“First and foremost, pharmacy leaders need to understand the pharmacy business. They must know where drugs are purchased and how. Additionally, it is key to understand how those drugs are reimbursed. Are they reimbursed on a fee-for-service contract, or are they not reimbursed because it is part of a bundled payment? This is often different for different settings and payers. Once all of this is understood, then the pharmacy leader needs to assess if this is the right drug for the right patient in the right setting. There often are more economical options available that will result in the same high-quality outcome for patients.”
Joe Vargas, regional director of pharmacy operations for CompleteRx, a pharmacy management, consulting and operations improvement provider
“I believe there are three basic ways to managing drug spend. First, verify that the department is purchasing based on current GPO contract pricing and that those prices have been loaded correctly at the wholesaler level. Second, review the wholesalers 80/20 report to determine which medications are driving the department’s drug costs. Finally, review that list to look for opportunities to drive clinically appropriate, cost-effective utilization of those high cost medications. This can be done by implementing therapeutic interchange and through the development and implementation of evidence-based protocols approved by the medical staff through the pharmacy and therapeutics committee.”
David Martin, PharmD, clinical director of the pharmacy department at the 346-bed Gadsden (Ala.) Regional Medical Center
“Make sure you avoid duplicates. This means looking at medication data and using analytics to inform decisions.”
Snehal Doshi, PharmD, vice president of pharmacy services for Marietta, Ga.-based WellStar Health System
“When managing drug spend, do not just look at controlling costs. Instead, attempt to increase value. Engage with your vendors and partners in value-based contracts and risk-share models. Also, if possible, attempt to insource pharmacy services. This will also help expand the pharmacy scope of practice at your organization. In addition, conduct medication-use evaluations frequently for appropriate utilization of medications.”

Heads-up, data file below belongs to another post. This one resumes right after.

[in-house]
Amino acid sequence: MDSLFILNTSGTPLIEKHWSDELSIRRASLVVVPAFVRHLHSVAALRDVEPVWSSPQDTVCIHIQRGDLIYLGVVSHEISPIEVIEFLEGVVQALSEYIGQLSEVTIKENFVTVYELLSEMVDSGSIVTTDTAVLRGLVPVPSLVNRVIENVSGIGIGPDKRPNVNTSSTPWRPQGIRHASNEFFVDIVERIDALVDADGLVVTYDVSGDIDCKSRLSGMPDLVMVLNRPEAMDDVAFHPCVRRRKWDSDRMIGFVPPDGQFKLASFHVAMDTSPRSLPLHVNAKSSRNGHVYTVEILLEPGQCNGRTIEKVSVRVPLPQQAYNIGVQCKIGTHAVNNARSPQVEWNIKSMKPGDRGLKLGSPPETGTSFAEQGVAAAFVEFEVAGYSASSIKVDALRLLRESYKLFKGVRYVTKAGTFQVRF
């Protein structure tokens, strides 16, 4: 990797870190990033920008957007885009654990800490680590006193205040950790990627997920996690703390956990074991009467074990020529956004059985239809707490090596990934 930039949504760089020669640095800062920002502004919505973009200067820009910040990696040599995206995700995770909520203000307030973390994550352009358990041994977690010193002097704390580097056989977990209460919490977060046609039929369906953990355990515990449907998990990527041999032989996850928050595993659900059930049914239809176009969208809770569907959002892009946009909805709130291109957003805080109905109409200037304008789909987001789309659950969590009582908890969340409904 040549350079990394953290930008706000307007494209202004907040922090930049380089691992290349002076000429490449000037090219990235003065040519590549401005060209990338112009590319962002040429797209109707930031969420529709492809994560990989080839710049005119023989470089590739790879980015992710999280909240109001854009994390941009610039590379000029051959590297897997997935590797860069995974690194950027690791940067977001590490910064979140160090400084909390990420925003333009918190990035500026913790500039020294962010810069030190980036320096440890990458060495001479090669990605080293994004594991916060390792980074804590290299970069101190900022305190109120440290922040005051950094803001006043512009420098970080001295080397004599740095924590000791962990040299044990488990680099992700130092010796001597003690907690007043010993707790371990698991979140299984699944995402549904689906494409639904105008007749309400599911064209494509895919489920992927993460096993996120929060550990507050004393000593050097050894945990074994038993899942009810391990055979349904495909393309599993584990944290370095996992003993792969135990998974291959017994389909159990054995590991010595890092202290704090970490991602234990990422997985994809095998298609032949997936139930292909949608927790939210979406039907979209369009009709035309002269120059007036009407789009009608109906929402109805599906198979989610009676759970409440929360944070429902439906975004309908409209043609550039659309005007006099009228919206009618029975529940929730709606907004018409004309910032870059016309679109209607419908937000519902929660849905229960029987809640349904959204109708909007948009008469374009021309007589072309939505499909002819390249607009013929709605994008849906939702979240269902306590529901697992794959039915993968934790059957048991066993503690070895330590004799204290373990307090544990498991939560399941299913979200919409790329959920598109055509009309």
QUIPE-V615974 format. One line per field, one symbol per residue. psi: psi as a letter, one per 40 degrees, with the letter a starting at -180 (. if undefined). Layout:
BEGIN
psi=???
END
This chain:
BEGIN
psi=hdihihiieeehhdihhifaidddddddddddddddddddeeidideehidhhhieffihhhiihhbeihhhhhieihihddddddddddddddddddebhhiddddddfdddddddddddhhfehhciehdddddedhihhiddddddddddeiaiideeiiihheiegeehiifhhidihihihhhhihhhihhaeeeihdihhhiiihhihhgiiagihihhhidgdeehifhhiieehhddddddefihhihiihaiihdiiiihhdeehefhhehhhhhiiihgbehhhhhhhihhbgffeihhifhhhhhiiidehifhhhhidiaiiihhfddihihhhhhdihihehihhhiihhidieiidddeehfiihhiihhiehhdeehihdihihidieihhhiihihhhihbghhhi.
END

Hillary Blackburn, PharmD, director of pharmaceutical services for Dispensary of Hope
“Estimates suggest that $100 billion to $300 billion of annual avoidable healthcare costs are attributed to medication nonadherence in the U.S., accounting for 3 percent to 10 percent of overall healthcare spending. In turn, pharmacies make up to 20 percent of the average hospital’s budget. There is a big opportunity for the pharmacy department to bring value to manage that budget and ultimately control overall healthcare spending.
The integration of pharmacy analytics allows the monitoring and assessment of drug spend trends. Pharmacy leaders can monitor trends through benchmarking themselves to other organizations and by identifying the top spends that could indicate a deeper analysis is needed. A drug cost analysis should include the data source, purchase data and volume adjustment — all of which are trends that should be tracked continuously. There are many analytic tools available to analyze purchases to inform the strategy for drug purchasing. These tools can also identify and predict drug prices, which can trigger a review and possible change in the formulary.
As health systems endeavor to find a “true north” in population health, the consistent focus for all organizations centers on the Triple Aim in healthcare: to enhance the care experience for patients and their families; to improve the overall health of a population; and to reduce per capita costs to manage the health of that population.
The pharmacy department can play a critical role in reducing the overall health system budget by helping patients get access and adhere to their medications. Comprehensive medication access programs that include patient assistance programs, 340B [if eligible] and Dispensary of Hope, can help to address the three goals of population health management leaders: reducing unnecessary utilization, trading high cost services for low cost services and enhancing patient engagement and care coordination. Providing access to medications, even free of charge to patients most in need, leads to decreased emergency department visits, inpatient visits and length of stay.”
Date: July 02, 2019
Source: Becker’s Hospital Review